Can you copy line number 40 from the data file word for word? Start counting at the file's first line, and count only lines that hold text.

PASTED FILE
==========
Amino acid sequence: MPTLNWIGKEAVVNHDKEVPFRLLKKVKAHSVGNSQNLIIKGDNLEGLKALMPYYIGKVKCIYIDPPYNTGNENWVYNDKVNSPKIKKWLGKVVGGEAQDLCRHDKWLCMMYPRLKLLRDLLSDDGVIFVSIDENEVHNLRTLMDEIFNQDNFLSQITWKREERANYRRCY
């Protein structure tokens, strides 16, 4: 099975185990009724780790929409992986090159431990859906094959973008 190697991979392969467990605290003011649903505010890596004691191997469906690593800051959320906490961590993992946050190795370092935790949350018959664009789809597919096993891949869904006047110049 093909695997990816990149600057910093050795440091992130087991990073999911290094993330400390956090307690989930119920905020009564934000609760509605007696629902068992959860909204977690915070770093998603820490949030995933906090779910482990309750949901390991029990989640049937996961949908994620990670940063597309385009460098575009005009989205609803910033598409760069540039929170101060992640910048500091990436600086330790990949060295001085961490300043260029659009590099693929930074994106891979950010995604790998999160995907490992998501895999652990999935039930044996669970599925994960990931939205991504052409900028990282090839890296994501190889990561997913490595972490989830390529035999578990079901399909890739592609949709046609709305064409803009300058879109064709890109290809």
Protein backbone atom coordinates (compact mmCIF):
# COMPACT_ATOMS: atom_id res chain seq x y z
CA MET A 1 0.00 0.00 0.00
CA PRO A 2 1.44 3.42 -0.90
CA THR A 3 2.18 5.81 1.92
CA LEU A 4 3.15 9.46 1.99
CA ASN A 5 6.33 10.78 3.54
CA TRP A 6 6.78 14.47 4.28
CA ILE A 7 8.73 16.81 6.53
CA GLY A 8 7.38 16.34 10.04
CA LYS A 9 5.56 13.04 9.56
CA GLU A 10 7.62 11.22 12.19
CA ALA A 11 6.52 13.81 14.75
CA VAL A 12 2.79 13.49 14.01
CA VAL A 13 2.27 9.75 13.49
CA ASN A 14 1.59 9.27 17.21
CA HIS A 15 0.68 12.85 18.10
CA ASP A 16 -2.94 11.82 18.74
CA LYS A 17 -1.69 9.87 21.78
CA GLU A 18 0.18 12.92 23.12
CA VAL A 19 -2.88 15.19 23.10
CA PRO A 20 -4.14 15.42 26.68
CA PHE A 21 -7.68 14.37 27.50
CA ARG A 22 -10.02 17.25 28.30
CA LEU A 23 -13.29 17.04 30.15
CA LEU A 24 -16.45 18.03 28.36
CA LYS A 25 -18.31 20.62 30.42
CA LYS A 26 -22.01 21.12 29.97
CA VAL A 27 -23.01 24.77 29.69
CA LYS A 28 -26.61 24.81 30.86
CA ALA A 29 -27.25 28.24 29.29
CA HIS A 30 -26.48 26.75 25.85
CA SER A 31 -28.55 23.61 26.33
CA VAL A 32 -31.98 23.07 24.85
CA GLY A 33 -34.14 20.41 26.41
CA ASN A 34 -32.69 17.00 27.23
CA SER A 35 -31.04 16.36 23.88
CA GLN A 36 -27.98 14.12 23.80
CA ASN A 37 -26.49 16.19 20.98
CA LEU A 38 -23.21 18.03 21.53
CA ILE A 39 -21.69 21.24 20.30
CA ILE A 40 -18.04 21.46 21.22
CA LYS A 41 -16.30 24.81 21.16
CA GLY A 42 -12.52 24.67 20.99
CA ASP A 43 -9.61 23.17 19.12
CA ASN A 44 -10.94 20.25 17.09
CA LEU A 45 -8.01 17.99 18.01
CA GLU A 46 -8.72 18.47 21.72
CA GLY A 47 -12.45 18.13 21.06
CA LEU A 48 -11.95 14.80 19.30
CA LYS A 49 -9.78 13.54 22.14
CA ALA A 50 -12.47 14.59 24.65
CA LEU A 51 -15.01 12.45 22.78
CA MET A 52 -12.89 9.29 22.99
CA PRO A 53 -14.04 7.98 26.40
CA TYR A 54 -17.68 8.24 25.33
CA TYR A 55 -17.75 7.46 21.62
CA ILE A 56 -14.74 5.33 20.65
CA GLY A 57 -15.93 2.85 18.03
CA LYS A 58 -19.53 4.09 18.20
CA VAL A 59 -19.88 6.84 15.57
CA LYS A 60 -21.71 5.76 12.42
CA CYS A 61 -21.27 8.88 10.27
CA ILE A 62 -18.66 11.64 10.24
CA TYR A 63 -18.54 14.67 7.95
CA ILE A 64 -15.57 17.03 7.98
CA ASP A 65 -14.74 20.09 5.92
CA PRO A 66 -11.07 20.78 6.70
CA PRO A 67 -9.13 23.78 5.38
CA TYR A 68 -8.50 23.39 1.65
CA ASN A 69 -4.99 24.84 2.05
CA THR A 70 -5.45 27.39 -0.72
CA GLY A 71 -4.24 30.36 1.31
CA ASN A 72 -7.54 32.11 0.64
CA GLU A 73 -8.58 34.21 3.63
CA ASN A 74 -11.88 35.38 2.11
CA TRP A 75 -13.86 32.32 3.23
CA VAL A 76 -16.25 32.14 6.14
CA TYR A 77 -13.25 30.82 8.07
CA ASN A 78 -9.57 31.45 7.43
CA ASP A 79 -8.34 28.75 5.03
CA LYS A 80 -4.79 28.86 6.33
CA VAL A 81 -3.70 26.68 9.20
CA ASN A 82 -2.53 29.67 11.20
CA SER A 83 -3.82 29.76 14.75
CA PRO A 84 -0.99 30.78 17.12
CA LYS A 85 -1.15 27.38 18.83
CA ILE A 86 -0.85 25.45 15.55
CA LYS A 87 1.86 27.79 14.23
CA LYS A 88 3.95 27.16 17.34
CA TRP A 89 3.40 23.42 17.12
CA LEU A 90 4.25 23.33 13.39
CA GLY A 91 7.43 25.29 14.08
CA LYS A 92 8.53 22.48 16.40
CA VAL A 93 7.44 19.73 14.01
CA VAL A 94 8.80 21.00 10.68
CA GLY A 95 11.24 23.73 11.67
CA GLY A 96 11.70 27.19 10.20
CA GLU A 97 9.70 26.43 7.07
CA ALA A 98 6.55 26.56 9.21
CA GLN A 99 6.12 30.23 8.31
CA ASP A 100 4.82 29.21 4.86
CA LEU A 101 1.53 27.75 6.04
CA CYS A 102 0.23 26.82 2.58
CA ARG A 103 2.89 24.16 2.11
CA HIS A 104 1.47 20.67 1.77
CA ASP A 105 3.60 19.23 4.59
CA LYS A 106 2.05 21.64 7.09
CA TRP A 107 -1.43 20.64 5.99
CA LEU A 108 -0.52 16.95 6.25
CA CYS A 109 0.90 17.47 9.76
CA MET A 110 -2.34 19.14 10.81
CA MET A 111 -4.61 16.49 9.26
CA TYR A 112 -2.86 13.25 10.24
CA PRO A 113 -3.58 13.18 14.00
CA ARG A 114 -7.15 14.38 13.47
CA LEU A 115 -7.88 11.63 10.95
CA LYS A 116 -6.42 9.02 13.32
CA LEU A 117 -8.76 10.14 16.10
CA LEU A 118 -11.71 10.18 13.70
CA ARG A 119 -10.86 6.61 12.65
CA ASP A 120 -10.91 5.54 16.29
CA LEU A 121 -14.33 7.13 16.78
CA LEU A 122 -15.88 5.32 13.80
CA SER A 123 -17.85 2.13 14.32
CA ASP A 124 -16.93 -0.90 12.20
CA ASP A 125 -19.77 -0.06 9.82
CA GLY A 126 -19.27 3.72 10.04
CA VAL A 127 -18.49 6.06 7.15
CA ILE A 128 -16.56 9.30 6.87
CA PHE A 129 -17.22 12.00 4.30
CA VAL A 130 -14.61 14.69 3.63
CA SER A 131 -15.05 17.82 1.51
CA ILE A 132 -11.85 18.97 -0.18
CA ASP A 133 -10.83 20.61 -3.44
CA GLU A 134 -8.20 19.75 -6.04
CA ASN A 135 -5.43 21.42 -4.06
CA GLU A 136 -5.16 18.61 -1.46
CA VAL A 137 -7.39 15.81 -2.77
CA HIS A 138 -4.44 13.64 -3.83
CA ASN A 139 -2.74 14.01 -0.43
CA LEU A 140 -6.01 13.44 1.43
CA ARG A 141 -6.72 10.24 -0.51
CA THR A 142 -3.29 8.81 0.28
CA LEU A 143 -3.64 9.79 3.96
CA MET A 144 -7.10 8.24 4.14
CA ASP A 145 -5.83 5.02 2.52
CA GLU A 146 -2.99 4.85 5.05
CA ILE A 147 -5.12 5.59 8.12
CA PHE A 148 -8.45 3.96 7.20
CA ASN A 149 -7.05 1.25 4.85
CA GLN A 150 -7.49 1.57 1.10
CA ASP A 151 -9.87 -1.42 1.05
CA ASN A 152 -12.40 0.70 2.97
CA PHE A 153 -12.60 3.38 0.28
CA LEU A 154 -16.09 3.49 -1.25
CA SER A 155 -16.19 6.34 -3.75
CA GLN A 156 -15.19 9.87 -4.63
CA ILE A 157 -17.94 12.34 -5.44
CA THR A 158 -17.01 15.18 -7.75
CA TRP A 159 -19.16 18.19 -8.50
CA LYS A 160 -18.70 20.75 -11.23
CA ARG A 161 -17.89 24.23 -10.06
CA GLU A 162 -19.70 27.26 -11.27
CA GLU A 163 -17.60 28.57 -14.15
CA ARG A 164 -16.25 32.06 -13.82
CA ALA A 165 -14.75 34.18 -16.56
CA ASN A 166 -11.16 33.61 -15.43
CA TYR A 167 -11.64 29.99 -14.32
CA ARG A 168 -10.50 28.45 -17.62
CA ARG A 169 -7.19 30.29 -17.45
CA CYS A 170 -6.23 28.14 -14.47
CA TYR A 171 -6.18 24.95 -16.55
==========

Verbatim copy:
CA GLN A 36 -27.98 14.12 23.80